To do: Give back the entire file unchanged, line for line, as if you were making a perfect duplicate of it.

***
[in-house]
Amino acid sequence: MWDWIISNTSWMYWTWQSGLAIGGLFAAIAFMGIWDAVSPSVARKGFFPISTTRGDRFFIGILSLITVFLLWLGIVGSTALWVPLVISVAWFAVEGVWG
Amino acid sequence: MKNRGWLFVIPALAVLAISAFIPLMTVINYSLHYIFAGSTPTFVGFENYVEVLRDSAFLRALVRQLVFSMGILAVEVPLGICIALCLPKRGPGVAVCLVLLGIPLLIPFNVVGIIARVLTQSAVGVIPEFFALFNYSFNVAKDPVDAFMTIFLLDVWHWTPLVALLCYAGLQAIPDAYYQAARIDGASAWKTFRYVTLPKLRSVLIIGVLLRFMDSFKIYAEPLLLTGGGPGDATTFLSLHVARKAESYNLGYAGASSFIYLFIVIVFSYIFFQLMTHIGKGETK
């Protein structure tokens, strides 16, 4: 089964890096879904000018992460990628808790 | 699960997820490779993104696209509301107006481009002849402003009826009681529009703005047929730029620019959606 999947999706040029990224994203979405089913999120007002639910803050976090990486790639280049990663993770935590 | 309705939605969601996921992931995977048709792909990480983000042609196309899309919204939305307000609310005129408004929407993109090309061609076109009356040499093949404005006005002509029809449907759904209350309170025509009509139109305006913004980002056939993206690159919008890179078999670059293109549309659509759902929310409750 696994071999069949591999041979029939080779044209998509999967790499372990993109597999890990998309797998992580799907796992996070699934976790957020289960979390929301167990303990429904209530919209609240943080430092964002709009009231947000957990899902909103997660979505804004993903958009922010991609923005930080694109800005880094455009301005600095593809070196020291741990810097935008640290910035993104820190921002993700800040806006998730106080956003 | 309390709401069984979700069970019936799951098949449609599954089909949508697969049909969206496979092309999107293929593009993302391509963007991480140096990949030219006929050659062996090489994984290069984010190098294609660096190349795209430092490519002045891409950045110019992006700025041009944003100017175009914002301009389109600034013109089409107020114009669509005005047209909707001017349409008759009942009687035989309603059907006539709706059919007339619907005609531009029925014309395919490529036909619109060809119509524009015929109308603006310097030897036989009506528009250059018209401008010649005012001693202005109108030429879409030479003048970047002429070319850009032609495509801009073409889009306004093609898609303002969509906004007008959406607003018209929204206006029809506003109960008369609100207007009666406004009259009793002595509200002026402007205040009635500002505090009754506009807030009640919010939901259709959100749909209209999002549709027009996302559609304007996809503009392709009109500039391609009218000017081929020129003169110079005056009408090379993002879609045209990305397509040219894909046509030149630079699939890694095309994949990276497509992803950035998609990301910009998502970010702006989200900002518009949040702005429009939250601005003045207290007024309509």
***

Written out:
[in-house]
Amino acid sequence: MWDWIISNTSWMYWTWQSGLAIGGLFAAIAFMGIWDAVSPSVARKGFFPISTTRGDRFFIGILSLITVFLLWLGIVGSTALWVPLVISVAWFAVEGVWG
Amino acid sequence: MKNRGWLFVIPALAVLAISAFIPLMTVINYSLHYIFAGSTPTFVGFENYVEVLRDSAFLRALVRQLVFSMGILAVEVPLGICIALCLPKRGPGVAVCLVLLGIPLLIPFNVVGIIARVLTQSAVGVIPEFFALFNYSFNVAKDPVDAFMTIFLLDVWHWTPLVALLCYAGLQAIPDAYYQAARIDGASAWKTFRYVTLPKLRSVLIIGVLLRFMDSFKIYAEPLLLTGGGPGDATTFLSLHVARKAESYNLGYAGASSFIYLFIVIVFSYIFFQLMTHIGKGETK
């Protein structure tokens, strides 16, 4: 089964890096879904000018992460990628808790 | 699960997820490779993104696209509301107006481009002849402003009826009681529009703005047929730029620019959606 999947999706040029990224994203979405089913999120007002639910803050976090990486790639280049990663993770935590 | 309705939605969601996921992931995977048709792909990480983000042609196309899309919204939305307000609310005129408004929407993109090309061609076109009356040499093949404005006005002509029809449907759904209350309170025509009509139109305006913004980002056939993206690159919008890179078999670059293109549309659509759902929310409750 696994071999069949591999041979029939080779044209998509999967790499372990993109597999890990998309797998992580799907796992996070699934976790957020289960979390929301167990303990429904209530919209609240943080430092964002709009009231947000957990899902909103997660979505804004993903958009922010991609923005930080694109800005880094455009301005600095593809070196020291741990810097935008640290910035993104820190921002993700800040806006998730106080956003 | 309390709401069984979700069970019936799951098949449609599954089909949508697969049909969206496979092309999107293929593009993302391509963007991480140096990949030219006929050659062996090489994984290069984010190098294609660096190349795209430092490519002045891409950045110019992006700025041009944003100017175009914002301009389109600034013109089409107020114009669509005005047209909707001017349409008759009942009687035989309603059907006539709706059919007339619907005609531009029925014309395919490529036909619109060809119509524009015929109308603006310097030897036989009506528009250059018209401008010649005012001693202005109108030429879409030479003048970047002429070319850009032609495509801009073409889009306004093609898609303002969509906004007008959406607003018209929204206006029809506003109960008369609100207007009666406004009259009793002595509200002026402007205040009635500002505090009754506009807030009640919010939901259709959100749909209209999002549709027009996302559609304007996809503009392709009109500039391609009218000017081929020129003169110079005056009408090379993002879609045209990305397509040219894909046509030149630079699939890694095309994949990276497509992803950035998609990301910009998502970010702006989200900002518009949040702005429009939250601005003045207290007024309509």